Requiem for a Nun (Vintage International)
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This sequel to Faulkner’s most sensational, Sanctuary, was written twenty years later but takes up the story of Temple Drake eight years after the events related in Sanctuary. Temple is now married to Gowan Stevens. The book begins when the death sentence is pronounced on the nurse Nancy for the murder of Temple and Gowan’s child. Told partly in prose, partly in play form, Requiem for a Nun is a haunting exploration of the impact of the past on the present.
mid-continental page for the first scratch of orderly recording—a laboratory-factory covering what would be twenty states, established and ordained for the purpose of manufacturing one: the ordered unhurried whirl of seasons, of rain and snow and freeze and thaw and sun and drouth to aereate and slack the soil, the conflux of a hundred rivers into one vast father of rivers carrying the rich dirt, the rich garnering, south and south, carving the bluffs to bear the long march of the river towns,
Jefferson at two oclock in the morning. What would you call it? TEMPLE All right. Touché then. But not Mrs Gowan Stevens: Temple Drake. You remember Temple: the all-Mississippi debutante whose finishing school was the Memphis sporting house? About eight years ago, remember? Not that anyone, certainly not the sovereign state of Mississippi’s first paid servant, need be reminded of that, provided they could read newspapers eight years ago or were kin to somebody who could read eight years ago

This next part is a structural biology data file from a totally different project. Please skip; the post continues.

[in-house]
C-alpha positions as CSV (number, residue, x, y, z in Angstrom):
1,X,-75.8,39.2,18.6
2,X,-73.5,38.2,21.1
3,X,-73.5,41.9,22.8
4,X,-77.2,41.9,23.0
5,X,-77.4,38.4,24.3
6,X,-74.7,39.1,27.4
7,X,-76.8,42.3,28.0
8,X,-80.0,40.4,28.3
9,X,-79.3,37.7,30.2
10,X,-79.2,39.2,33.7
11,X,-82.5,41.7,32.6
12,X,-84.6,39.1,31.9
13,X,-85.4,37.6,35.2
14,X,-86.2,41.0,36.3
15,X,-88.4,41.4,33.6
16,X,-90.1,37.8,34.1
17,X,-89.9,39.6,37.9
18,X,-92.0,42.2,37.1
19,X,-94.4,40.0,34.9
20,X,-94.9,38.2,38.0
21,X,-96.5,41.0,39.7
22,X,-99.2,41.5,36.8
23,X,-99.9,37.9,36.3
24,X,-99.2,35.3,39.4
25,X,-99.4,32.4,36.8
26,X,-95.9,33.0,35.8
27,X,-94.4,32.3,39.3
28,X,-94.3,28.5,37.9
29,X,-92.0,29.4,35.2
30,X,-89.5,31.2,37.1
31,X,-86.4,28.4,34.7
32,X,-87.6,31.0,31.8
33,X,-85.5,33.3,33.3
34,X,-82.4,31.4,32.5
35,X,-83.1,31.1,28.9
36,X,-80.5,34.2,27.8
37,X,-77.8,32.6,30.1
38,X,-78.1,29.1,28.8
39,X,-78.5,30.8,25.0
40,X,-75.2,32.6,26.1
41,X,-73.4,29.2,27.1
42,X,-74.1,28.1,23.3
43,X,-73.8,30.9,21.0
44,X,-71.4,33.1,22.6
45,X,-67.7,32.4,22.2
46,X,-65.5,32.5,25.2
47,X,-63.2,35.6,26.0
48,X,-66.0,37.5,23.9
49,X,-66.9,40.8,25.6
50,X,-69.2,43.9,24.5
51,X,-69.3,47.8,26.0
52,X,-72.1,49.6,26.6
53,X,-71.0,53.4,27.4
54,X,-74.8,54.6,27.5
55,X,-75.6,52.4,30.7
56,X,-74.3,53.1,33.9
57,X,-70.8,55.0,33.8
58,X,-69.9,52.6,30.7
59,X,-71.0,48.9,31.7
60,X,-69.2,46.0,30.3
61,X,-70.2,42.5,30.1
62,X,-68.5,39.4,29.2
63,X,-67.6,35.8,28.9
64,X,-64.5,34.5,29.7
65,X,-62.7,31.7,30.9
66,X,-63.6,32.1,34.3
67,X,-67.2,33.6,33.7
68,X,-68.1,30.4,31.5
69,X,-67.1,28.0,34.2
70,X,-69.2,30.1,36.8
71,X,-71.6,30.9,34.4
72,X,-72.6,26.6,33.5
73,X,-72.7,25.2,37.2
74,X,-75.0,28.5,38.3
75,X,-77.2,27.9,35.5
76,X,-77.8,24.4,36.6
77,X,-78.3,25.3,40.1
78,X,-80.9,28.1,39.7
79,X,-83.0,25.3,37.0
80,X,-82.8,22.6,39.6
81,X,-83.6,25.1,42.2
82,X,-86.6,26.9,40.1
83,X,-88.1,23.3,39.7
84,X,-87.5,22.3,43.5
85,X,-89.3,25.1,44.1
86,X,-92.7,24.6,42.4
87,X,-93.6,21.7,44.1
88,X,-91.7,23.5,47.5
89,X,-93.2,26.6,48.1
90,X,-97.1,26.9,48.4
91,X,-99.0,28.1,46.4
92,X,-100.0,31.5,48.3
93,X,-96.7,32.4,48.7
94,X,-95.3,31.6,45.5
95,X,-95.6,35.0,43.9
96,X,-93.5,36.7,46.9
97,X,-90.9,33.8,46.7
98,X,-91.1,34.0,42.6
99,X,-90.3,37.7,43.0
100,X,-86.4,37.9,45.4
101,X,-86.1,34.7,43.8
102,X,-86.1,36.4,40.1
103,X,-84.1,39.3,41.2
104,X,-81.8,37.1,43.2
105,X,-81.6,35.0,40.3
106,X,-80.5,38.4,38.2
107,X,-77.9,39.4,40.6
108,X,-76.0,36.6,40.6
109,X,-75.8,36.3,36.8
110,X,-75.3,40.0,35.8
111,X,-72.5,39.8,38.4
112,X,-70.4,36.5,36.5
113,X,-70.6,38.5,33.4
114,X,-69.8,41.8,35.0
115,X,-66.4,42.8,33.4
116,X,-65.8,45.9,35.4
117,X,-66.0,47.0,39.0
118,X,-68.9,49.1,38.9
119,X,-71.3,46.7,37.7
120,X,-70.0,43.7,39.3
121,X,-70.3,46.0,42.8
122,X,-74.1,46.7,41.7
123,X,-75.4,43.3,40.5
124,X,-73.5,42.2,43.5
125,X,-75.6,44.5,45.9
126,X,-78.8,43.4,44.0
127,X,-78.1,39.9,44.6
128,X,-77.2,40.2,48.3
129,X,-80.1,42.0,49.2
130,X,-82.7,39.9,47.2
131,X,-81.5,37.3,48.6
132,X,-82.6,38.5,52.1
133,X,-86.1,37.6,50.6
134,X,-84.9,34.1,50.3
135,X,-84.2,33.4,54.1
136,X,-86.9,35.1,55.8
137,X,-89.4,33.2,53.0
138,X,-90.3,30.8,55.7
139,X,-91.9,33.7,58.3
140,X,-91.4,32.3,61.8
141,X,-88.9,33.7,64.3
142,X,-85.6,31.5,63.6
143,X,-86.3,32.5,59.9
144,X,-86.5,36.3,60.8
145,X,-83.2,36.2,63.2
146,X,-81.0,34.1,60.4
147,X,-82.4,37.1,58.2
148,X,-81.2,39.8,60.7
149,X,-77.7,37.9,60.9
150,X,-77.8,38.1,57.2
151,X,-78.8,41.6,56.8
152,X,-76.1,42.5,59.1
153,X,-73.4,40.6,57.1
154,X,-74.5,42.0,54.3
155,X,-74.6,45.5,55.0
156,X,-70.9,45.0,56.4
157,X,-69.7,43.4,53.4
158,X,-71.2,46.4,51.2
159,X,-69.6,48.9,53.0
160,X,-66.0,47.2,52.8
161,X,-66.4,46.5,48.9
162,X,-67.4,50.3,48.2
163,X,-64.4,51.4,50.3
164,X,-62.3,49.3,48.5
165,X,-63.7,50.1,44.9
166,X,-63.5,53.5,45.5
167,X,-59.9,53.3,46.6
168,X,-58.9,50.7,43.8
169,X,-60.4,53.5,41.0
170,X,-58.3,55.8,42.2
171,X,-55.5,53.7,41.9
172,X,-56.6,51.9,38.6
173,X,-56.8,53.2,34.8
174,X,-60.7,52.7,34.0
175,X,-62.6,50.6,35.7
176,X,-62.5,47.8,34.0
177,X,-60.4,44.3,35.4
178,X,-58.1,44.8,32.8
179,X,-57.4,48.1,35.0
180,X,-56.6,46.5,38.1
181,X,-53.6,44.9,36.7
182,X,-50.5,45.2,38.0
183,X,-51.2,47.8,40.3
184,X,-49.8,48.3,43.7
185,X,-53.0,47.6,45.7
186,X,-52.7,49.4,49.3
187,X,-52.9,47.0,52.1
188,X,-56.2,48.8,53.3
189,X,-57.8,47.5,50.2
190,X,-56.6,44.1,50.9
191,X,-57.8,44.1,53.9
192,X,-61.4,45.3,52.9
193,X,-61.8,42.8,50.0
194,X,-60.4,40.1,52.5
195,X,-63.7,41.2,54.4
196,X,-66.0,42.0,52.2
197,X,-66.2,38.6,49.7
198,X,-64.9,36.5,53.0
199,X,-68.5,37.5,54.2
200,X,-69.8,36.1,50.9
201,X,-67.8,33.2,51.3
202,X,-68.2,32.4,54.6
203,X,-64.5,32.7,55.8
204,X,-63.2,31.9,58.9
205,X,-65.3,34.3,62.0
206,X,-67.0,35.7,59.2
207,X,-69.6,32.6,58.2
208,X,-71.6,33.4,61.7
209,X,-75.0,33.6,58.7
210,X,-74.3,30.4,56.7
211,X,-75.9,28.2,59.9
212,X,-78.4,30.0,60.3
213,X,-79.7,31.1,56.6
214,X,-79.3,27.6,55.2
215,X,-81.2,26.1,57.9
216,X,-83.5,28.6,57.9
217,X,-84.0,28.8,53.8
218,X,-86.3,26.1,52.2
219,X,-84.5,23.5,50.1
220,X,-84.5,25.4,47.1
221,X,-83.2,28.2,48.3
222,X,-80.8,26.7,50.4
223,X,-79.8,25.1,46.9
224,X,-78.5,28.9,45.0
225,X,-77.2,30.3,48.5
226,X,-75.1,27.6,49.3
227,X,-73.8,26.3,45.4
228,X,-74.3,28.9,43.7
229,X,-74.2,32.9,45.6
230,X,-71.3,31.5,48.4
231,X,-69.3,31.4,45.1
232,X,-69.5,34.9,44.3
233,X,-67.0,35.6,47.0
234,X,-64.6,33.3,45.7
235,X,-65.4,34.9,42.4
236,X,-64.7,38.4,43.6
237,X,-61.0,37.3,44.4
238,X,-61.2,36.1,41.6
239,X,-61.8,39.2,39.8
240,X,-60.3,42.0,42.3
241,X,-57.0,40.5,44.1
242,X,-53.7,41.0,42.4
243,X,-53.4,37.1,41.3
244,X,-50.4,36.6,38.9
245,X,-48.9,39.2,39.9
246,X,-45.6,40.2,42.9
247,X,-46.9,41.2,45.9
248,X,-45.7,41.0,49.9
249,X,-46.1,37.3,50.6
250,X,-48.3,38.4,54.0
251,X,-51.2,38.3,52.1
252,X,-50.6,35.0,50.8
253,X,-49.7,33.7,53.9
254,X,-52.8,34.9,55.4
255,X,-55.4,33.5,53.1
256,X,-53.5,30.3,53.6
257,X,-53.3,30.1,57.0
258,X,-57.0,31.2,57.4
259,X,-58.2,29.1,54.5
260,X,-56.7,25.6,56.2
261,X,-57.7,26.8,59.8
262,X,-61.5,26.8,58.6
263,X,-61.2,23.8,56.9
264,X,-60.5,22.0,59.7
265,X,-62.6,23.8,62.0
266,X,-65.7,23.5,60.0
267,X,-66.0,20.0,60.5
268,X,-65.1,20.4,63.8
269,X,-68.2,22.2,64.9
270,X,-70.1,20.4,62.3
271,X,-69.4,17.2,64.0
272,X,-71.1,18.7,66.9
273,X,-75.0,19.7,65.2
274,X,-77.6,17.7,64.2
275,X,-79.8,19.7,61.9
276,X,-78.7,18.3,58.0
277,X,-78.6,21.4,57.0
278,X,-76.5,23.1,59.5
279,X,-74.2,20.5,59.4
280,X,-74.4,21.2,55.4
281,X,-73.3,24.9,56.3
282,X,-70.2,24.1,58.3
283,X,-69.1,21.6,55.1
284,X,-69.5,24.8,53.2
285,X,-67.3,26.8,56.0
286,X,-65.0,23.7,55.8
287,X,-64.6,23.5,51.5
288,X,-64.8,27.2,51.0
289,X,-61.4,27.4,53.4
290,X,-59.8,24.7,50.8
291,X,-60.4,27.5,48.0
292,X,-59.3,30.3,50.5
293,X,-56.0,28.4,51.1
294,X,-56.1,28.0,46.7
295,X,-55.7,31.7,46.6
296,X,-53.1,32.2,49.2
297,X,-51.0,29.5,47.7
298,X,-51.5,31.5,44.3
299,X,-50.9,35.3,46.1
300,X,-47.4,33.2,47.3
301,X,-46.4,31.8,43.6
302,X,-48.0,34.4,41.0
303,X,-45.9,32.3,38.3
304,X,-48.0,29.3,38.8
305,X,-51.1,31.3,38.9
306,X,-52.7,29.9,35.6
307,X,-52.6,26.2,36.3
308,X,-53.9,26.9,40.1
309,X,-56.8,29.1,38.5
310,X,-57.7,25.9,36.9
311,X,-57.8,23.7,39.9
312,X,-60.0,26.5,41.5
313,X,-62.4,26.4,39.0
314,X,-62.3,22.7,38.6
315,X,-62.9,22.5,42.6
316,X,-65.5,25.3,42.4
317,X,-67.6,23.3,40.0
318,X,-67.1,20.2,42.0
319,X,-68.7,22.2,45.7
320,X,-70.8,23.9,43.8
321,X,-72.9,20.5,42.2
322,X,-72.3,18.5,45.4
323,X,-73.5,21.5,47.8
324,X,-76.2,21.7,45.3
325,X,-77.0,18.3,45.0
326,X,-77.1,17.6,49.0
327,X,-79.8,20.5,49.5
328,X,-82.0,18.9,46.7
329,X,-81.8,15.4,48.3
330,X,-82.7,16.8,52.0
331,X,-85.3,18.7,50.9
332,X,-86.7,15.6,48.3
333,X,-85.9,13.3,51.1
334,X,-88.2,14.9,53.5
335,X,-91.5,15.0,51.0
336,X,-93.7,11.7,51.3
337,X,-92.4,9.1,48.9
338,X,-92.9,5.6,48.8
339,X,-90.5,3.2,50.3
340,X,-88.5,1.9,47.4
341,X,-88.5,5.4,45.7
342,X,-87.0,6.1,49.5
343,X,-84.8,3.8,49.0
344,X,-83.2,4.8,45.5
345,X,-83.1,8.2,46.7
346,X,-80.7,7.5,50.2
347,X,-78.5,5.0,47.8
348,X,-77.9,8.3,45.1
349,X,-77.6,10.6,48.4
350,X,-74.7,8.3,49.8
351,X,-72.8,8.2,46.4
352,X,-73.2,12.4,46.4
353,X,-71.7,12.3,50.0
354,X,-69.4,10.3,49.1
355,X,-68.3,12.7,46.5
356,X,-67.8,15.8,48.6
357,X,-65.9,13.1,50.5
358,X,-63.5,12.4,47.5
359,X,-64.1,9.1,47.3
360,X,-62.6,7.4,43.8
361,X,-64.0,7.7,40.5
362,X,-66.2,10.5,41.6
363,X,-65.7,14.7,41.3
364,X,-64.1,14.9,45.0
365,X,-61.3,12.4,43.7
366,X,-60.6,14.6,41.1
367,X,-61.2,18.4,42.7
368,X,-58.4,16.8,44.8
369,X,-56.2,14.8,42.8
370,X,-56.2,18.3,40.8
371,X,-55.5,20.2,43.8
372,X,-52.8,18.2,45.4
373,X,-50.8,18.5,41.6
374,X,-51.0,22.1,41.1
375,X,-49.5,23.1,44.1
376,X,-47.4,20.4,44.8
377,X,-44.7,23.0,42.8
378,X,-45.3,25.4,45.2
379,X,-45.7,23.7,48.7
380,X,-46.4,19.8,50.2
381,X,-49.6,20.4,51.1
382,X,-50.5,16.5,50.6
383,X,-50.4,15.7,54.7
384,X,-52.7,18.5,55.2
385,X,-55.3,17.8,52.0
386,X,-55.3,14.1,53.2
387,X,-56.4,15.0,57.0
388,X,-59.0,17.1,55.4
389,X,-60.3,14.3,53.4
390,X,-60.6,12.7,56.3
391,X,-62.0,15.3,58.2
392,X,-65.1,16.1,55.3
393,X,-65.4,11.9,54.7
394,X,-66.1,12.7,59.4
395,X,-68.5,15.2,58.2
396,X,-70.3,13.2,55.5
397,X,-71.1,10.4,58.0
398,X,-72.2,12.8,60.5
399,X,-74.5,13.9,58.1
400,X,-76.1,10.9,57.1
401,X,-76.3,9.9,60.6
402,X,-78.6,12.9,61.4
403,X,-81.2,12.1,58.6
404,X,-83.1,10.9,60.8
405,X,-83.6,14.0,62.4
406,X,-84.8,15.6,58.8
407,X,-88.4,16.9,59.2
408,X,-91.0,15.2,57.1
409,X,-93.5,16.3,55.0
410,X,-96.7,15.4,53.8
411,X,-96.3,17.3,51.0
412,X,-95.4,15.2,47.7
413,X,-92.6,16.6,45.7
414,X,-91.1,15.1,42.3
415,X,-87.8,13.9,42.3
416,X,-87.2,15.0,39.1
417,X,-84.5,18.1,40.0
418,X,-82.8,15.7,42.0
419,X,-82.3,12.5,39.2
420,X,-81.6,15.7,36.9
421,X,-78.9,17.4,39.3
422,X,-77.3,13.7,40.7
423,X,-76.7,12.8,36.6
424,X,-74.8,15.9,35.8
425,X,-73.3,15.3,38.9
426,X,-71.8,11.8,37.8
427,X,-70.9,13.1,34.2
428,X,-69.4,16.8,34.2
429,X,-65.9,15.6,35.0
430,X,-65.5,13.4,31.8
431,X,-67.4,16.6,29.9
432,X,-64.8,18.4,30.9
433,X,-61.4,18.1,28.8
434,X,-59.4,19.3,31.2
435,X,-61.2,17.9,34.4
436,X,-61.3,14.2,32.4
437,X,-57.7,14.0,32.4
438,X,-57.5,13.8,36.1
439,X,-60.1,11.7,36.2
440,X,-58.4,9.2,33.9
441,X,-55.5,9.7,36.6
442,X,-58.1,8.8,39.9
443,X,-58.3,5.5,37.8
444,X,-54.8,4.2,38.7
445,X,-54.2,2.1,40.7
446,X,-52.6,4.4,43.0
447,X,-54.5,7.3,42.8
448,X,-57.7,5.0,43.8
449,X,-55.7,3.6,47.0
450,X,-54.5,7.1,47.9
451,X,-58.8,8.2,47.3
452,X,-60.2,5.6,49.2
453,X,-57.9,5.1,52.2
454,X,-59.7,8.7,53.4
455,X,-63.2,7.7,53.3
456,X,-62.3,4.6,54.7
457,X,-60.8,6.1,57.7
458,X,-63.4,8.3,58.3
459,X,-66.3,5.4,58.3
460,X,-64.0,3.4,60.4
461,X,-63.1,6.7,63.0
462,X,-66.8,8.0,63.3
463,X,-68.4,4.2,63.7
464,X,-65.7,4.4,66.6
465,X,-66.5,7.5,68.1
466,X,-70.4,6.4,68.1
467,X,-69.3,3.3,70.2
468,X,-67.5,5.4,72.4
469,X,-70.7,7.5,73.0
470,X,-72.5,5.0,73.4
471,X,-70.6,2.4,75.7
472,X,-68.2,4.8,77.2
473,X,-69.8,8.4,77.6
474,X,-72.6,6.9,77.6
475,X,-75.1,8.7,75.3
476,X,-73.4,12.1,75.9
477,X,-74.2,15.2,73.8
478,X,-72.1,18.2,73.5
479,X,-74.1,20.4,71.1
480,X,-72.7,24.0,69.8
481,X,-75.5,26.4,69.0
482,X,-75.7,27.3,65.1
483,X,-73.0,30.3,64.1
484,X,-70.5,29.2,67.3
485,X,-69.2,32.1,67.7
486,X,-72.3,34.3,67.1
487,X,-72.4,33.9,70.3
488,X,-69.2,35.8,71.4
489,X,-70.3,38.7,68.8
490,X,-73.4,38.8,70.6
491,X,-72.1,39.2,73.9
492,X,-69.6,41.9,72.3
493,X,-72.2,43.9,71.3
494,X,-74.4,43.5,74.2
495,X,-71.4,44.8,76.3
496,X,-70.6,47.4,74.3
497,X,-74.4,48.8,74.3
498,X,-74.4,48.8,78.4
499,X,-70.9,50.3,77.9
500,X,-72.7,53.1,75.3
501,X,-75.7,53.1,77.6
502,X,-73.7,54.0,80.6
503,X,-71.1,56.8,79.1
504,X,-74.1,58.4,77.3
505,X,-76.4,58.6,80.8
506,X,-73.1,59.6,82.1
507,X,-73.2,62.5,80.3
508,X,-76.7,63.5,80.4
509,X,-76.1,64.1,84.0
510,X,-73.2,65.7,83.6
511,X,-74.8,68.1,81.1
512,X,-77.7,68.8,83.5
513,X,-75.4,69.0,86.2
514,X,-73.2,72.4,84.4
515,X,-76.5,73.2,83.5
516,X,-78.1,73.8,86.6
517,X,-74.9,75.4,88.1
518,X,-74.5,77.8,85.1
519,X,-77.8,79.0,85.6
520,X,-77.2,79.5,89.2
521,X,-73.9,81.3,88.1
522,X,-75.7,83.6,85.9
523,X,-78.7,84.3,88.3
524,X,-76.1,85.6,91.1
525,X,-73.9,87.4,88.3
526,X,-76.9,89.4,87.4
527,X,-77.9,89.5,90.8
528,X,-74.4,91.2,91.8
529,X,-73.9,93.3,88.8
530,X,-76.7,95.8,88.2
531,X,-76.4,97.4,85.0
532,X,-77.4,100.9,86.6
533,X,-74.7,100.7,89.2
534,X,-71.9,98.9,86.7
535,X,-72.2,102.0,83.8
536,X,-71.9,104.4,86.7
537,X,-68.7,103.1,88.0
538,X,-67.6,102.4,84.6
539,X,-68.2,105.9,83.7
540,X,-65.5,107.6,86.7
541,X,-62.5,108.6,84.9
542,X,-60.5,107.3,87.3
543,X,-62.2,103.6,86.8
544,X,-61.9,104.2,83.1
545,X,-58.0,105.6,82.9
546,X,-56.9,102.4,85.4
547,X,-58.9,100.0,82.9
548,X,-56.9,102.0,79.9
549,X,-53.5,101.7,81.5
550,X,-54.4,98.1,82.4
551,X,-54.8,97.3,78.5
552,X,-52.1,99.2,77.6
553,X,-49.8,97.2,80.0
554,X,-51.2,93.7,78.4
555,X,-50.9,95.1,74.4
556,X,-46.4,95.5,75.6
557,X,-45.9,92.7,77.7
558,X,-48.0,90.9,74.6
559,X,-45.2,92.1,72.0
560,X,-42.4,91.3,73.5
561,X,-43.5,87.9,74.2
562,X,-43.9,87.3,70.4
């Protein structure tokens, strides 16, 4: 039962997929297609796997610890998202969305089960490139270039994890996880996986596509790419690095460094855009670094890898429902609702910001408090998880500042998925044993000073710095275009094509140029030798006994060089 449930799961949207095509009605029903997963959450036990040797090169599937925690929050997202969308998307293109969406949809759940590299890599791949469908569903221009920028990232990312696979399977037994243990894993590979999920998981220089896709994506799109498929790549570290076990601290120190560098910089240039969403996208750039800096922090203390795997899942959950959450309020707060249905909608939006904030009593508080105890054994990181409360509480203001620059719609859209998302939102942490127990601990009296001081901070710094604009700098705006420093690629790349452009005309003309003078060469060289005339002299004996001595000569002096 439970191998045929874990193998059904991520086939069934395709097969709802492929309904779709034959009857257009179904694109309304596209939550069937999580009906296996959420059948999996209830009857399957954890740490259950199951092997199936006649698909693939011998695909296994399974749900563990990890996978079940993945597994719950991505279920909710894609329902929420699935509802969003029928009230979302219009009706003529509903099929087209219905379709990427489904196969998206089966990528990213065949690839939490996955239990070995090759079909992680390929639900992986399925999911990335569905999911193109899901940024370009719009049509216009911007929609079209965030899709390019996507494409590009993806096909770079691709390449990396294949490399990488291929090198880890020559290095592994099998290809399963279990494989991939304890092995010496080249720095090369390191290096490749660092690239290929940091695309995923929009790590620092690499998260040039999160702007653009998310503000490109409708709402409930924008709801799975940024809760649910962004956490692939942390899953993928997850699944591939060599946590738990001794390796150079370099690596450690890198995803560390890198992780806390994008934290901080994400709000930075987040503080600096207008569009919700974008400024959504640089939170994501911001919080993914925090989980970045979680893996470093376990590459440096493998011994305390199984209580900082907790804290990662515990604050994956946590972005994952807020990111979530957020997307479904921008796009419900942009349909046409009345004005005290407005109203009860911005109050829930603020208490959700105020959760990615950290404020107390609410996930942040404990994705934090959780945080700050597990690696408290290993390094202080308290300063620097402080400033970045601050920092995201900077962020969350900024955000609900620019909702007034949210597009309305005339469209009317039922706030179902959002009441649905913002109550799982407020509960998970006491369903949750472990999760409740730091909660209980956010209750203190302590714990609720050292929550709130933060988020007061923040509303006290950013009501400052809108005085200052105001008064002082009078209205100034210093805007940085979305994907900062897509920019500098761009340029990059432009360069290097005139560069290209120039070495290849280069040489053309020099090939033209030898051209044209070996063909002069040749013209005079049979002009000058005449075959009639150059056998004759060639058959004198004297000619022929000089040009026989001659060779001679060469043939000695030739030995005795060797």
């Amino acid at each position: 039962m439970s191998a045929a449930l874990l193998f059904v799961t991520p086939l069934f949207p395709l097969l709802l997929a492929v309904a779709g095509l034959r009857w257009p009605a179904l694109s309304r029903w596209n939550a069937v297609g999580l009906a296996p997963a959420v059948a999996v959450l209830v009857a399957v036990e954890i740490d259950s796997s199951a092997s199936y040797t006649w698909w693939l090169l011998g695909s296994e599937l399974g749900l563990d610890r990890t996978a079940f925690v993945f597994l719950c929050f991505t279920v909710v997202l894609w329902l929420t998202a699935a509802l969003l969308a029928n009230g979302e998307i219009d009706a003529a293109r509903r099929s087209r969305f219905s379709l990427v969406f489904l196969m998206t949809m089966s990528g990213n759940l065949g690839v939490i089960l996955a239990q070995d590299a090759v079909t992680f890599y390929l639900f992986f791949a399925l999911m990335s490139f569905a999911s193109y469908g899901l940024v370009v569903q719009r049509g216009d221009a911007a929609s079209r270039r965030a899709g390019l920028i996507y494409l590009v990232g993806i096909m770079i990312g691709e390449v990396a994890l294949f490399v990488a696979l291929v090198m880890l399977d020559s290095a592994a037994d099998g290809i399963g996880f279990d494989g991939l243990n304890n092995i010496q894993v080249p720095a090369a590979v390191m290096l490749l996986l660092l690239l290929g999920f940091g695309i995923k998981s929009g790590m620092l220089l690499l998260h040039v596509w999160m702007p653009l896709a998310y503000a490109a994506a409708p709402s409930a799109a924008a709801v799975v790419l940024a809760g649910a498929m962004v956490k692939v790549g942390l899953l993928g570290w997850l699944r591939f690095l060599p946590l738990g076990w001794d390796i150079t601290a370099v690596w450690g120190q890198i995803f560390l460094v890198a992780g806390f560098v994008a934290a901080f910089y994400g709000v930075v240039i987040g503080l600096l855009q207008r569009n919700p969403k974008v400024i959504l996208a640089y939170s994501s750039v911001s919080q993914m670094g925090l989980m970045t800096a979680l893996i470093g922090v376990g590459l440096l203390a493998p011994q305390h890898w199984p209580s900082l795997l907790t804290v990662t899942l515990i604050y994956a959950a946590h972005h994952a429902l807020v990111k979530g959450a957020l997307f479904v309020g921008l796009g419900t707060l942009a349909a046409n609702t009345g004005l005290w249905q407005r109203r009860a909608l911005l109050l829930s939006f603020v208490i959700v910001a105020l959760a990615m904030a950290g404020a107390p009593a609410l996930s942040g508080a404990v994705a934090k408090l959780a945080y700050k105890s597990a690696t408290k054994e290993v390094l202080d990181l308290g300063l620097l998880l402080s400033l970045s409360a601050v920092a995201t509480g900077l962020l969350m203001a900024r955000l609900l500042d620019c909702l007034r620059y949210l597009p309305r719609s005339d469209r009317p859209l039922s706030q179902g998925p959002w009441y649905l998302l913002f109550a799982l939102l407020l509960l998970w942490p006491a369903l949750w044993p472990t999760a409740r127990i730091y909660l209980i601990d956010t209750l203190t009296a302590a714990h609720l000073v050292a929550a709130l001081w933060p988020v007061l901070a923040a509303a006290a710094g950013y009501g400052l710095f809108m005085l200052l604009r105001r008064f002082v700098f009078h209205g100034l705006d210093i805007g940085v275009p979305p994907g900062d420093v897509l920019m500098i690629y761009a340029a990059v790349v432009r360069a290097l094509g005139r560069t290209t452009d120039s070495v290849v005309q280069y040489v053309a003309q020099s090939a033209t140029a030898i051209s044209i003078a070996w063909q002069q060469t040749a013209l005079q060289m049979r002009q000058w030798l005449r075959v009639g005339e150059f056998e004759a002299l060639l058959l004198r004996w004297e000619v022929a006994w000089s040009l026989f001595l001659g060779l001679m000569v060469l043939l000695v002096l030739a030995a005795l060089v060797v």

hands clenched on her lap, her eyes closed) If you both would just hush, just let me. I seem to be like trying to drive a hen into a barrel. Maybe if you would just try to act like you wanted to keep her out of it, from going into it— GOVERNOR Dont call it a barrel. Call it a tunnel. That’s a thoroughfare, because the other end is open too. Go through it. There was no—sex. TEMPLE Not from him. He was worse than a father or uncle. It was worse than being the wealthy ward of the most
taproots of oak and hickory and gum, leaving the acre-shading tops to wither and vanish in one single season beneath that fierce minted glare; not the rifle nor the plow which drove at last the bear and deer and panther into the last jungle fastnesses of the river bottoms, but Cotton; not the soaring cupola of the courthouse drawing people into the country, but that same white tide sweeping them in: that tender skim covering the winter’s brown earth, burgeoning through spring and summer into
jail—now translated into an integer, a moveable pawn on the county’s political board like the sheriff’s star or the clerk’s bond or the bailiff’s wand of office; converted indeed now, elevated (an apotheosis) ten feet above the level of the town, so that the old buried log walls now contained the living-quarters for the turnkey’s family and the kitchen from which his wife catered, at so much a meal, to the city’s and the county’s prisoners—perquisite not for work or capability for work, but for